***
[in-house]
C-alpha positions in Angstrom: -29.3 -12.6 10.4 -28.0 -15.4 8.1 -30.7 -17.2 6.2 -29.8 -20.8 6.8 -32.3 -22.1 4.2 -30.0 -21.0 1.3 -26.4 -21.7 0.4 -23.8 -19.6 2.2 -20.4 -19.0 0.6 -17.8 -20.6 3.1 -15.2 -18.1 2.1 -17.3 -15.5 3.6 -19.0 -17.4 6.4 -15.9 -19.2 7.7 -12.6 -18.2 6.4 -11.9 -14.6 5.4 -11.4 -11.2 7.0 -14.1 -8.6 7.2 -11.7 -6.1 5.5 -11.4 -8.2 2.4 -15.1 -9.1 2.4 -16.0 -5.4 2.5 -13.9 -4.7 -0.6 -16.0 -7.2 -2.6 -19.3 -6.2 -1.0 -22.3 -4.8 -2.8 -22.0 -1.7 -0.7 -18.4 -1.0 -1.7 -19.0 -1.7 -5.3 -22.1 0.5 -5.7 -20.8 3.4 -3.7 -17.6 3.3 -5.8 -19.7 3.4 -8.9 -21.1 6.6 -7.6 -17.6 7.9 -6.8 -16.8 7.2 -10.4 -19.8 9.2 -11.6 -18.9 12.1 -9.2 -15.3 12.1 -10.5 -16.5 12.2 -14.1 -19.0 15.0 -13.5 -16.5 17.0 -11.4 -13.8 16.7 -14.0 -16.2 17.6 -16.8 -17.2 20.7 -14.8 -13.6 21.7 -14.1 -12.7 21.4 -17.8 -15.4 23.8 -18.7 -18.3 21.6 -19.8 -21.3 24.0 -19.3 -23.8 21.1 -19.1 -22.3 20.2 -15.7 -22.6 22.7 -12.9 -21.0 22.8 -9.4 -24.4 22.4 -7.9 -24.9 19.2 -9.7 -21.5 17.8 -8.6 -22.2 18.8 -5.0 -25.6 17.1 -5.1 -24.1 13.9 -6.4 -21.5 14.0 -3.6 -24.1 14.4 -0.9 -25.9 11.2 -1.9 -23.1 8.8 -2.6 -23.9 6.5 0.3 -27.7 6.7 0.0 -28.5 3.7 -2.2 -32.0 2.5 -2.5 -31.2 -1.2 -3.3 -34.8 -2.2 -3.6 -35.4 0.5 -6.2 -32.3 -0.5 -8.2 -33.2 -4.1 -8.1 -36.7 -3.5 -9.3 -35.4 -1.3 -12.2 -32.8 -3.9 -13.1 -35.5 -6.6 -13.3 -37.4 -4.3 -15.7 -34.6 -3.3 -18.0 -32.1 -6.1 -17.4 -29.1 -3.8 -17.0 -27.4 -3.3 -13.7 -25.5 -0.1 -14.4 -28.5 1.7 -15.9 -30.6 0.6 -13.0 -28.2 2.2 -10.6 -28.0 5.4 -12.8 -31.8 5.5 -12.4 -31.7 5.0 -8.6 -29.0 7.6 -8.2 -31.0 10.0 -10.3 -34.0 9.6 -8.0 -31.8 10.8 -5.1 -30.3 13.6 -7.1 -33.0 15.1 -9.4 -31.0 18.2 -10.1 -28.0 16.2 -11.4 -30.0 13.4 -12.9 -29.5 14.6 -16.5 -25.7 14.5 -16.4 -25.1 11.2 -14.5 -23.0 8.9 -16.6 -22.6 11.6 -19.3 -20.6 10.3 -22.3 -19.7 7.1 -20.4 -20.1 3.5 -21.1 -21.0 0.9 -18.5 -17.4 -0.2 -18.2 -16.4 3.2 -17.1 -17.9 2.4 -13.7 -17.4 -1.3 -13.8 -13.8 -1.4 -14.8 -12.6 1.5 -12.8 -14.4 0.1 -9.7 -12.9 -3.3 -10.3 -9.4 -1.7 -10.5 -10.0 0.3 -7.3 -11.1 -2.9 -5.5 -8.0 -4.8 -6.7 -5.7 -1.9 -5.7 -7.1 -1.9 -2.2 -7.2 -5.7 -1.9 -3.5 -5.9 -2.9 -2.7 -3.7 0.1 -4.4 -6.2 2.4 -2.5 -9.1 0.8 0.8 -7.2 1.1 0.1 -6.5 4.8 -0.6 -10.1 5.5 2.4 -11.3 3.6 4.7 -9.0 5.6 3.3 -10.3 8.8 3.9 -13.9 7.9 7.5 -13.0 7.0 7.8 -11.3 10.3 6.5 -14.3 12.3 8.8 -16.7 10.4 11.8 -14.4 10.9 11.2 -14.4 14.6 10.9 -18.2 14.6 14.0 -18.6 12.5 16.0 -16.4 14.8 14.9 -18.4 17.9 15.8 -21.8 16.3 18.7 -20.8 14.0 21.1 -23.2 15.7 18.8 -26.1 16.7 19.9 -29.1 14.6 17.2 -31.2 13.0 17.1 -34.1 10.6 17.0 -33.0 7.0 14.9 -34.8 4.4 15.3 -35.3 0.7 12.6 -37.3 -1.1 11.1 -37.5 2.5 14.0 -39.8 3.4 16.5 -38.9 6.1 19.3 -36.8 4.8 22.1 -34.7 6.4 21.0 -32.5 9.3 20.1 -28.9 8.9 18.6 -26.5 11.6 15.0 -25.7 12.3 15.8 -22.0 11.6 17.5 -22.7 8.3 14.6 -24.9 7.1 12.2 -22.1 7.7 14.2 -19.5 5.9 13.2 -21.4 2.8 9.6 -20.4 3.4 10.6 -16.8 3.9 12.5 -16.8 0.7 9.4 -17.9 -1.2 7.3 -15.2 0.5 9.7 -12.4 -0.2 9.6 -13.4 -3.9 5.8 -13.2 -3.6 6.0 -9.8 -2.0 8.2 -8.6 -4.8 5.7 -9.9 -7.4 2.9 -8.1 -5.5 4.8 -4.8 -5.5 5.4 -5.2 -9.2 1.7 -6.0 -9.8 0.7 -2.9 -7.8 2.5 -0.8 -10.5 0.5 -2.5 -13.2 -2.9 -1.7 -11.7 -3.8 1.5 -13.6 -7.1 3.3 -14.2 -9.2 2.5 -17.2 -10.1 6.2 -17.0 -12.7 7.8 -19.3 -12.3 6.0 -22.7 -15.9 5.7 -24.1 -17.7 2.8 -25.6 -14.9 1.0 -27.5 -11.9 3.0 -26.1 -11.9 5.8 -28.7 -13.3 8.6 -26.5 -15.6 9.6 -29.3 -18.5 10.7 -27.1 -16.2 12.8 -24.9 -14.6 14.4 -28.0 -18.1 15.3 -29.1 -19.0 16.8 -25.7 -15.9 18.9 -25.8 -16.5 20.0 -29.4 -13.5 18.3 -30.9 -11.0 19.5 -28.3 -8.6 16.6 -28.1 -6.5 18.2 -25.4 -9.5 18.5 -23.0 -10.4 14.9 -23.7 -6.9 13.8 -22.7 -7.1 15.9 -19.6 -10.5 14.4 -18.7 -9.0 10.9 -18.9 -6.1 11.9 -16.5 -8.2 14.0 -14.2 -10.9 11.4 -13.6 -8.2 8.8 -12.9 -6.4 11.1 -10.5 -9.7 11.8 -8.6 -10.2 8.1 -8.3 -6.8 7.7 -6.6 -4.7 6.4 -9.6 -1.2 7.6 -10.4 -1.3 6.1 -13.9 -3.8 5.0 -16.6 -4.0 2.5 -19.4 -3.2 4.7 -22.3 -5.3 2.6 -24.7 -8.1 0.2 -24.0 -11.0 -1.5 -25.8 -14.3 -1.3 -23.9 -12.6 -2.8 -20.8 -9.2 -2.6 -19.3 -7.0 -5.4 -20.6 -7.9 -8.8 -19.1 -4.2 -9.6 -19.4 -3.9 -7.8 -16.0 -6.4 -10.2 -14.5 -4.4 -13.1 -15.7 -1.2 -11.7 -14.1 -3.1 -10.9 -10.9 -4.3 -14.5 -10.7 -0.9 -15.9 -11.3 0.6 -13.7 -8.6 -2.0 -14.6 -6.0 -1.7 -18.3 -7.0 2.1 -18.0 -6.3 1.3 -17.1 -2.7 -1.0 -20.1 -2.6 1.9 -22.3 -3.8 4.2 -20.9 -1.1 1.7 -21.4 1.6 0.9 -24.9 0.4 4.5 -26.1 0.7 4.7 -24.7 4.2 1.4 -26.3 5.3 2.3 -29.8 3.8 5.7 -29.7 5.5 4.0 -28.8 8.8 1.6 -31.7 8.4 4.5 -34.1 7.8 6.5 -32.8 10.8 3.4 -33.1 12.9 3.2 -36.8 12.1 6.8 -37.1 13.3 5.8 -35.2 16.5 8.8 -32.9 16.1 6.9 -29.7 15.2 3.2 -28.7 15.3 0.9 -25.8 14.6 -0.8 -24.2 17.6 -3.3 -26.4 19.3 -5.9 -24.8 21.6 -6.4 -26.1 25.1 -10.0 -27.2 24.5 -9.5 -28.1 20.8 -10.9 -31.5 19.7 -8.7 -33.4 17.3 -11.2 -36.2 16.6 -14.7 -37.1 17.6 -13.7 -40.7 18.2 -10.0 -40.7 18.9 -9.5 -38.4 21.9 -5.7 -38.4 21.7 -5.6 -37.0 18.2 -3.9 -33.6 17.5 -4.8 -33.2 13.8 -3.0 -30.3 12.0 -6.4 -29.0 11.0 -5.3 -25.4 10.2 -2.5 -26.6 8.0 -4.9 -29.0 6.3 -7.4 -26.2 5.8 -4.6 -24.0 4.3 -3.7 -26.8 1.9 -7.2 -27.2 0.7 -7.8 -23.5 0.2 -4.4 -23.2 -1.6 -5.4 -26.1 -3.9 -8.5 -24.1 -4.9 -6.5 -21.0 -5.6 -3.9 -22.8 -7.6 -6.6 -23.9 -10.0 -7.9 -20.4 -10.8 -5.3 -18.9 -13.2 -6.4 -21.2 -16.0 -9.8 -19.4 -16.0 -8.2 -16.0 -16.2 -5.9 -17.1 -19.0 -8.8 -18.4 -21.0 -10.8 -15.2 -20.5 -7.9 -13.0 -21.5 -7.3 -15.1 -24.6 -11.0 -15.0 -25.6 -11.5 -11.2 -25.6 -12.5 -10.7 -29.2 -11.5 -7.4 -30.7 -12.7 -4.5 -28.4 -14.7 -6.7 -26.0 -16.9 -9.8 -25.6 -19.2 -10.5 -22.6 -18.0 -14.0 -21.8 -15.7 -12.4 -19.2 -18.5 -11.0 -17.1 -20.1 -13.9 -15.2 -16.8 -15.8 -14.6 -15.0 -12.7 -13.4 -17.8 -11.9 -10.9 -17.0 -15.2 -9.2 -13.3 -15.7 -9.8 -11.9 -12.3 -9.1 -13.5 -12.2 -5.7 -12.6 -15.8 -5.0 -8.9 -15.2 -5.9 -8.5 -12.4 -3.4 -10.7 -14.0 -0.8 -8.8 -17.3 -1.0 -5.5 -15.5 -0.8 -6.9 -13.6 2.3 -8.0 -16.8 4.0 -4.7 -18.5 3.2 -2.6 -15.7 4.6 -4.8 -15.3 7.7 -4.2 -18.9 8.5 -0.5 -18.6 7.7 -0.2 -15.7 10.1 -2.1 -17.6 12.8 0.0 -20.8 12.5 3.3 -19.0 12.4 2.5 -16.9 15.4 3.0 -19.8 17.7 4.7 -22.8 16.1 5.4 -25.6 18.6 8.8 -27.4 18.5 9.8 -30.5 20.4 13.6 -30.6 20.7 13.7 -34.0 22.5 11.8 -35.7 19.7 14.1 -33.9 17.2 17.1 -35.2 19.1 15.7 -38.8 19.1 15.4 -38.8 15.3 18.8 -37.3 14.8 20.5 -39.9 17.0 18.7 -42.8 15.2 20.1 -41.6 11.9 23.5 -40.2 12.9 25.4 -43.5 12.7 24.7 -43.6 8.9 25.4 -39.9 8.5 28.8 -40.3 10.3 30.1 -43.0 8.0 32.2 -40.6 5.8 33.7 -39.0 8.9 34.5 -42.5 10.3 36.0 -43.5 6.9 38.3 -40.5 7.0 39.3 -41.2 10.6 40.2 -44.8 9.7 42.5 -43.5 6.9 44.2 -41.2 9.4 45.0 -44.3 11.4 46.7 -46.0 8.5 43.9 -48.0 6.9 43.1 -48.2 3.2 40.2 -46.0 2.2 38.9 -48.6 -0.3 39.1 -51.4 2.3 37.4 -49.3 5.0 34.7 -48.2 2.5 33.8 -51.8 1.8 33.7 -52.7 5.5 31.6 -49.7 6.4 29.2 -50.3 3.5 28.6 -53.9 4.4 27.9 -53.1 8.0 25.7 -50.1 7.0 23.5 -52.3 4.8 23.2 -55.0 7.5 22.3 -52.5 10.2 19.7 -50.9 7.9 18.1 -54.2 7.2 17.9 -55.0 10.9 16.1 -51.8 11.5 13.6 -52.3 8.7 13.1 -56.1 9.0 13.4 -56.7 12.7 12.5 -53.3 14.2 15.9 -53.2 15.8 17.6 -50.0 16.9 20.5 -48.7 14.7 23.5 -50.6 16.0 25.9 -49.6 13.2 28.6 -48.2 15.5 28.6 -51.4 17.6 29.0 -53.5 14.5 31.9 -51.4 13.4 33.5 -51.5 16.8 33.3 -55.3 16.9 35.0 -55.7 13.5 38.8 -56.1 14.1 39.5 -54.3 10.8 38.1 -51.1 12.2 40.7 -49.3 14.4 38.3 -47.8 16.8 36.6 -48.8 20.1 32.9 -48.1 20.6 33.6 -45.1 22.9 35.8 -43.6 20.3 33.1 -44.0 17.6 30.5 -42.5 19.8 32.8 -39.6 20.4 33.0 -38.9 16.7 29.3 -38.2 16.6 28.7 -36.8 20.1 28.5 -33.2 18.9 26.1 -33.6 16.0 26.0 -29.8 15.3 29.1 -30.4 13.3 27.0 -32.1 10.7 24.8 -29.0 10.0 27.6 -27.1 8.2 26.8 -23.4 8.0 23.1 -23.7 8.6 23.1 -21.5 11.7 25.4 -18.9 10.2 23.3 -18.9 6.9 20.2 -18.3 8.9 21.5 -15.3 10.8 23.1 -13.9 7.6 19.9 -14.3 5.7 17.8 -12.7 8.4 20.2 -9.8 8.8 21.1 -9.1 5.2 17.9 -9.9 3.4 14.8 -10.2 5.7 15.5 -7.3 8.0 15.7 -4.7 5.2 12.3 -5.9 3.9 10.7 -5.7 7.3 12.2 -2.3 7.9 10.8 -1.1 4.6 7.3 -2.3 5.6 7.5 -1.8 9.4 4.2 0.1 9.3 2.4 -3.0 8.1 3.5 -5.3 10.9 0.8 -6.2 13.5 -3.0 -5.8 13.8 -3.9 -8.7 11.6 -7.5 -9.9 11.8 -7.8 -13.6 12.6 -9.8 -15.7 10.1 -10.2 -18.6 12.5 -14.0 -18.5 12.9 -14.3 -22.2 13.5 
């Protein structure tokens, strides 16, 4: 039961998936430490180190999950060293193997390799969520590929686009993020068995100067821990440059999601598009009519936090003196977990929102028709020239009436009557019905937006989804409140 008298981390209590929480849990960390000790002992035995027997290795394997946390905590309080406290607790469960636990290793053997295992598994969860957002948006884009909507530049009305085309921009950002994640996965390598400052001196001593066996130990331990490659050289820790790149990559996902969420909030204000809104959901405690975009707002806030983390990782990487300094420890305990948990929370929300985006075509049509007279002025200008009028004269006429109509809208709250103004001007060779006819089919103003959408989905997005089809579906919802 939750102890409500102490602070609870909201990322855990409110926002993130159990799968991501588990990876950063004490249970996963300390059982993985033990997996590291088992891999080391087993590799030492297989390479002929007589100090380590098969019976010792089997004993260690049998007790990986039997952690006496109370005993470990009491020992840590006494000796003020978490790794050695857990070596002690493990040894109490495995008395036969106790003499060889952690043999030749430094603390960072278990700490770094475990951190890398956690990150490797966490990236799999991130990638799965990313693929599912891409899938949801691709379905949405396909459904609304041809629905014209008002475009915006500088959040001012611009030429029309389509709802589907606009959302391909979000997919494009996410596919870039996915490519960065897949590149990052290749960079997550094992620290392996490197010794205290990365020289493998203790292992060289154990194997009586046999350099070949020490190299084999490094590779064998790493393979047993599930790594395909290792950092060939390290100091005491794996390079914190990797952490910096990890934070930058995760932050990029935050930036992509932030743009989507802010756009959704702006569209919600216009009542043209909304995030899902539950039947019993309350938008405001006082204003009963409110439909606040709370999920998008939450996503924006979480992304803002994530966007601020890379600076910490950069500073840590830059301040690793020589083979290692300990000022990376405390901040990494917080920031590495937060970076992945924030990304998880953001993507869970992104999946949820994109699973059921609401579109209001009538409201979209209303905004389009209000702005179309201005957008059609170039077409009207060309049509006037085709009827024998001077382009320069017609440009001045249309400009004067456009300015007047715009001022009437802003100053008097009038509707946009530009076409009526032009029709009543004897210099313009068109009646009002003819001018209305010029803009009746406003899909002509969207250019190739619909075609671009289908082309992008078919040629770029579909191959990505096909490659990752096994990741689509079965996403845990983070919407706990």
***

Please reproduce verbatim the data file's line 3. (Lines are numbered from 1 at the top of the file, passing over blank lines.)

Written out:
């Protein structure tokens, strides 16, 4: 039961998936430490180190999950060293193997390799969520590929686009993020068995100067821990440059999601598009009519936090003196977990929102028709020239009436009557019905937006989804409140 008298981390209590929480849990960390000790002992035995027997290795394997946390905590309080406290607790469960636990290793053997295992598994969860957002948006884009909507530049009305085309921009950002994640996965390598400052001196001593066996130990331990490659050289820790790149990559996902969420909030204000809104959901405690975009707002806030983390990782990487300094420890305990948990929370929300985006075509049509007279002025200008009028004269006429109509809208709250103004001007060779006819089919103003959408989905997005089809579906919802 939750102890409500102490602070609870909201990322855990409110926002993130159990799968991501588990990876950063004490249970996963300390059982993985033990997996590291088992891999080391087993590799030492297989390479002929007589100090380590098969019976010792089997004993260690049998007790990986039997952690006496109370005993470990009491020992840590006494000796003020978490790794050695857990070596002690493990040894109490495995008395036969106790003499060889952690043999030749430094603390960072278990700490770094475990951190890398956690990150490797966490990236799999991130990638799965990313693929599912891409899938949801691709379905949405396909459904609304041809629905014209008002475009915006500088959040001012611009030429029309389509709802589907606009959302391909979000997919494009996410596919870039996915490519960065897949590149990052290749960079997550094992620290392996490197010794205290990365020289493998203790292992060289154990194997009586046999350099070949020490190299084999490094590779064998790493393979047993599930790594395909290792950092060939390290100091005491794996390079914190990797952490910096990890934070930058995760932050990029935050930036992509932030743009989507802010756009959704702006569209919600216009009542043209909304995030899902539950039947019993309350938008405001006082204003009963409110439909606040709370999920998008939450996503924006979480992304803002994530966007601020890379600076910490950069500073840590830059301040690793020589083979290692300990000022990376405390901040990494917080920031590495937060970076992945924030990304998880953001993507869970992104999946949820994109699973059921609401579109209001009538409201979209209303905004389009209000702005179309201005957008059609170039077409009207060309049509006037085709009827024998001077382009320069017609440009001045249309400009004067456009300015007047715009001022009437802003100053008097009038509707946009530009076409009526032009029709009543004897210099313009068109009646009002003819001018209305010029803009009746406003899909002509969207250019190739619909075609671009289908082309992008078919040629770029579909191959990505096909490659990752096994990741689509079965996403845990983070919407706990």